Typically, every bag has 14 clubs in a set. The basics you’ll need are a driver, putter, sand wedge, 2 irons, pitching wedge, and a wood. Depending on the distance from the hole and the strength of your swing, you may need to utilize all of your clubs during the round.
Balls & Markers:
Does buying specific golf balls matter? The short answer is yes. However, if it’s your first time on the course, buying a bargain box will suffice. The reality is some of the balls you’ll hit will end up in the drink (water hazard) or out of play. Trust us, you’ll want extra golf balls in your bag. For ball markers, almost anything circular can be used, a quarter or Ritz Cracker (for you Happy Gilmore fans) works.
You’ll only use tees when hitting in the tee box (not on the fairway). They’ll also come in handy to pick the grass when you make a nice divot. Grabbing a bag of regular tees will work. Most clubs will provide complimentary tees by the drink station before teeing off, just in case you forget.
When buying golf gloves, you are technically just buying for your non-dominant hand. Basically, if you are a righty, you’re buying golf gloves for your left hand and vice versa. Nothing much more to it than that. You’ll be glad you brought them as it will save your hands from abrasion. And having an extra one doesn’t hurt in case you sweat through it during the first few holes.
We encourage having two towels on hand. One, to wipe away the excess debris from your clubs and ball and the other to dry off the sweat from your face and arms during the round.
To wipe the sweat away from your face and arms, we recommend purchasing towels with moisture wicking fabric. For your clubs and ball, a normal golf towel will work. You can usually tell a towel is specifically made for golf because of the ring cut out. It’s used to hook onto the golf bag.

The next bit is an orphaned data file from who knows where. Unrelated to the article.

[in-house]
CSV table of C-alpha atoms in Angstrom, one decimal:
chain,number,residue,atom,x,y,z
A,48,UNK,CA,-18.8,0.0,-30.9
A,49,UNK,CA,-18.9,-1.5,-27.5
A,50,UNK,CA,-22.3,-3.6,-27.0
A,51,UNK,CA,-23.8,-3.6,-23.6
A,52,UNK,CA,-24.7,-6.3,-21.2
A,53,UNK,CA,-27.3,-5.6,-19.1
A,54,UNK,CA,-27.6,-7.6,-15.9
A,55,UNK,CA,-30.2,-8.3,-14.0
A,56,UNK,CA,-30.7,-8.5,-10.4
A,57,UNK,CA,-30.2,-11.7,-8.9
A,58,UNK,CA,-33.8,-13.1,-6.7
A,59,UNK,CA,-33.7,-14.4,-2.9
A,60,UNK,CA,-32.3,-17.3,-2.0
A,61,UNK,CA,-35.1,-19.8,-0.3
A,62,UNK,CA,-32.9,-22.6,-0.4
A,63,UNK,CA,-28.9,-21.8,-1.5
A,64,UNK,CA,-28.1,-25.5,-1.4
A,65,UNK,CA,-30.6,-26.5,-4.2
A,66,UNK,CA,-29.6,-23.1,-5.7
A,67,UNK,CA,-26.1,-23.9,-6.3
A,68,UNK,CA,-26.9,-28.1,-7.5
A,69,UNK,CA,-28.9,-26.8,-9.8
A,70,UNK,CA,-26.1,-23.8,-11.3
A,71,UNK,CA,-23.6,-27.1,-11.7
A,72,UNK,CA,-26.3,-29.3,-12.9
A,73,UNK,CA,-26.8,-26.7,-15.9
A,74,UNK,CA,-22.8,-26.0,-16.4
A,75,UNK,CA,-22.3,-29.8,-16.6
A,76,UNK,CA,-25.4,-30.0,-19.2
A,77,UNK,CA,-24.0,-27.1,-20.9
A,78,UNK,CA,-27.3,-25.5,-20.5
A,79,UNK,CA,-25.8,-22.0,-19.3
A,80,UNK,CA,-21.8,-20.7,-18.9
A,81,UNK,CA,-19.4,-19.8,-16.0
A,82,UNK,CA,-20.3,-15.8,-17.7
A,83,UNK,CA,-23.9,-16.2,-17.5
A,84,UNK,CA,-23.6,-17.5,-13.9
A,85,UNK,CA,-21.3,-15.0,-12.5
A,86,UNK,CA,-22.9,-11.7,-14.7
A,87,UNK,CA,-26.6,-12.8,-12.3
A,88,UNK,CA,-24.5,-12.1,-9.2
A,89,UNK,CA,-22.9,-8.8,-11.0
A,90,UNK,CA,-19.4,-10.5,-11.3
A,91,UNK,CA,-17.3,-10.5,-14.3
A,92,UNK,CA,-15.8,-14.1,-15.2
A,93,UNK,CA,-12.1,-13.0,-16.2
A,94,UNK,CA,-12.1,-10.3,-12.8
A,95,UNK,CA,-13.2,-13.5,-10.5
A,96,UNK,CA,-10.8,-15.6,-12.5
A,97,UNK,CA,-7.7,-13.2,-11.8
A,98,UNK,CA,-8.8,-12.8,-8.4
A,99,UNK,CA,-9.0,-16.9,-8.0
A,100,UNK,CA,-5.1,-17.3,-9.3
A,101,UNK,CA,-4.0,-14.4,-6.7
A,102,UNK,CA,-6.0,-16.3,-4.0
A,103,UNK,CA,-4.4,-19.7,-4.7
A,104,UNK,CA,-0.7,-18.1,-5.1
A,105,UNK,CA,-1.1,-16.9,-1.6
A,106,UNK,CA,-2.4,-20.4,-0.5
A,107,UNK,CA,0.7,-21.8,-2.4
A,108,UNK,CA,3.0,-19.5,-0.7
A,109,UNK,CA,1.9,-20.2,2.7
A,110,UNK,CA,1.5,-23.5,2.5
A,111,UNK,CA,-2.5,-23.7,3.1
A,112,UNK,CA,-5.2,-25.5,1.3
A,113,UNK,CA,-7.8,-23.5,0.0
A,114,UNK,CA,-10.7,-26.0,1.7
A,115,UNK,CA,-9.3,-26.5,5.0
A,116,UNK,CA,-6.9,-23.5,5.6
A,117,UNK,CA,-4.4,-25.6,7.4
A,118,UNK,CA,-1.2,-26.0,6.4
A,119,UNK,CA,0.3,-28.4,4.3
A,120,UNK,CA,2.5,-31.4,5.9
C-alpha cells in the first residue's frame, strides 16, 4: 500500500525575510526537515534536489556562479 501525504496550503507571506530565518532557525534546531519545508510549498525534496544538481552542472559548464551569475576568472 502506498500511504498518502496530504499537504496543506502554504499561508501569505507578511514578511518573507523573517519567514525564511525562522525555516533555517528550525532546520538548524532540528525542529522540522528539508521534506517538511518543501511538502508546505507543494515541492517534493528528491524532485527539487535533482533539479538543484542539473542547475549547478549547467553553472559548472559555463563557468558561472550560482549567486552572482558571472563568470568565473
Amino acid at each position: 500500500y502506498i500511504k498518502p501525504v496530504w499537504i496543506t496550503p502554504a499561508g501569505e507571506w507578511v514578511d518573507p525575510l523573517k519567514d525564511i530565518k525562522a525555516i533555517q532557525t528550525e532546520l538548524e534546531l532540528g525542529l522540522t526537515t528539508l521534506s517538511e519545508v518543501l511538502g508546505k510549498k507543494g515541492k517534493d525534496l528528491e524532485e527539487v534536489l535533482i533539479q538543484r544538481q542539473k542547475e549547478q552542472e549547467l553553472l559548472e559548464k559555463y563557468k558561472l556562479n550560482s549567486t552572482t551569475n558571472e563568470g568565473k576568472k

Bug Spray & Sunscreen:
Depending on where you are playing, you’ll want to make sure you have a can of bug spray and sunscreen available. The last thing you want is for pesky mosquitoes getting in the way or for you to be cooked like a lobster the next day.
Cold Refreshments & Snacks:
A round of golf is typically about 4 hours. So, it’s likely that you’ll get hungry during play. We recommend packing an energy or granola bar in your bag just in case. Whether it’s a hot day or you’re thirsty, you’ll want to stay hydrated. Surprisingly enough, golf takes a lot of energy to play, so drinking water is key.
Speaking of drinking, if you plan on drinking alcohol while playing (a popular pastime of golf), they’ll typically have attendants throughout the course and in the clubhouse. We wouldn’t condone sneaking beer in your golf bag. Especially if it looks obvious with beer cans sticking out. But if you do, bring a dry ice pack to help keep those brewskis cold.
Well, looks like you have the equipment for your first round of golf. Whether or not you play well is up to you. You’ll at least have your bag, clubs, and accessories to have a fun time. There are a few other things to cover for your first round of golf like etiquette, how to swing, and much more. Check out Part Two of our mini-series where we talk about what to wear.